Tuesday, June 23, 2009

Weightless Heather

Not me Heather. Another Heather.

Heather R. Smith of NASA's Marshall Space Flight Center was on my blog last September, when she wrote a great article about the spaceflight simulation studies for the Education section of the NASA.gov website family, called "Lying Around."

This time, she got to be the test subject! Or at least a willing witness – in the Reduced Gravity Flight Program at NASA Hangar 990, Ellington Field, Houston. There she joined a group of students from the University of Colorado, as well as NASA engineers and scientists, for an experience in weightlessness.

Reduced Gravity
The UC students flew two Wilberforce pendulums, to observe behavior under compression and subsequent release into micro-gravity – an experiment inspired by a similar analysis flown on Skylab III in 1973. Heather kept a brief but exciting "Freefalling" blog of 12 posts, describing the teams’ experiences.

Wouldn’t it be incredible to go into the Hypobaric Altitude Chamber where astronauts train?? Their physiological training required that they do just that, to simulate flying at 25,000 feet and experiencing mild hypoxia (oxygen deficiency). She describes spinning exercises as well, trying to do math problems after these difficult tests, and she has comments from all the team members about what they experienced physically and mentally… (sure makes you appreciate what astronauts have to endure repeatedly).

After training, they flew 30 parabolas in a C-9 Airplane. Weightlessness occurs as the plane crests upward toward the top of a parabola curve and begins falling. Each episode of a 10,000 foot drop lasts for perhaps 30 seconds. The plane will then pull out of the fall and start flying back upward. (Ron Howard used this technique to film much of the Apollo 13 movie.)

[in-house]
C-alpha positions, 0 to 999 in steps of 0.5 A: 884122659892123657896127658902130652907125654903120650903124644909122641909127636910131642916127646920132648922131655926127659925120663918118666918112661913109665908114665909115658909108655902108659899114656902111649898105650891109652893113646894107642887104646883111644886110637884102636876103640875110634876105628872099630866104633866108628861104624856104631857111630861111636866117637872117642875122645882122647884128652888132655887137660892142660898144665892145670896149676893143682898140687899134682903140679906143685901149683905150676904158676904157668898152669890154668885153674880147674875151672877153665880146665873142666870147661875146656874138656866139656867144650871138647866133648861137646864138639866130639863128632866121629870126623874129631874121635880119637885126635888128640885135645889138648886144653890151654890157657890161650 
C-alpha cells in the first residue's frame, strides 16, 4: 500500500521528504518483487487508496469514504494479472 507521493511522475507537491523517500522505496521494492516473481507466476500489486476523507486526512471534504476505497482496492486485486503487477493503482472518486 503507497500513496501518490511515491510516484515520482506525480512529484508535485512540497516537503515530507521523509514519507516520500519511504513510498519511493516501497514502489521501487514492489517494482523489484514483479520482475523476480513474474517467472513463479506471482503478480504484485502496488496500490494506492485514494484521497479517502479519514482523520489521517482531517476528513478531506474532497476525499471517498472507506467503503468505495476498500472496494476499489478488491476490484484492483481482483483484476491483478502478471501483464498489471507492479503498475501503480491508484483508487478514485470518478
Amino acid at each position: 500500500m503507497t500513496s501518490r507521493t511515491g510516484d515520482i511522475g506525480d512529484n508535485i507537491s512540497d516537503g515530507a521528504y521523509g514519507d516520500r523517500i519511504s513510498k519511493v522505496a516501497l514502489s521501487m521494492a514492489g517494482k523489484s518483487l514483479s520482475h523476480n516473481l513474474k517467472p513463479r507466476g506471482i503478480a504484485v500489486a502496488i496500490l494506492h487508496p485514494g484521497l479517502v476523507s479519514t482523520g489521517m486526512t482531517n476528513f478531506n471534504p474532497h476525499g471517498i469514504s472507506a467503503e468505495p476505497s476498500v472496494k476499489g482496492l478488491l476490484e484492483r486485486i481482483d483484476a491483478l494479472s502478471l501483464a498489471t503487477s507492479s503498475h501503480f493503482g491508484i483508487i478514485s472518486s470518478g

Heather Smith
I love how Heather described the experience: "Now I understand what people mean when they struggle to find the words to describe microgravity. Words like “cool,” “amazing” and “awesome” come to mind, but even those are not good enough... I remember thinking, during those serene moments where I was just looking around, that this must be what it’s like on the International Space Station… with people moving around by “flying” through the air. It’s quite awesome to experience even just a fraction of what astronauts in space feel. After experiencing how difficult it can be to control your body and do simple tasks, I am able to appreciate more fully the superb work astronauts do up there in their unique environment of space."

To read the rest, go to her section of Blogs.Nasa.gov…!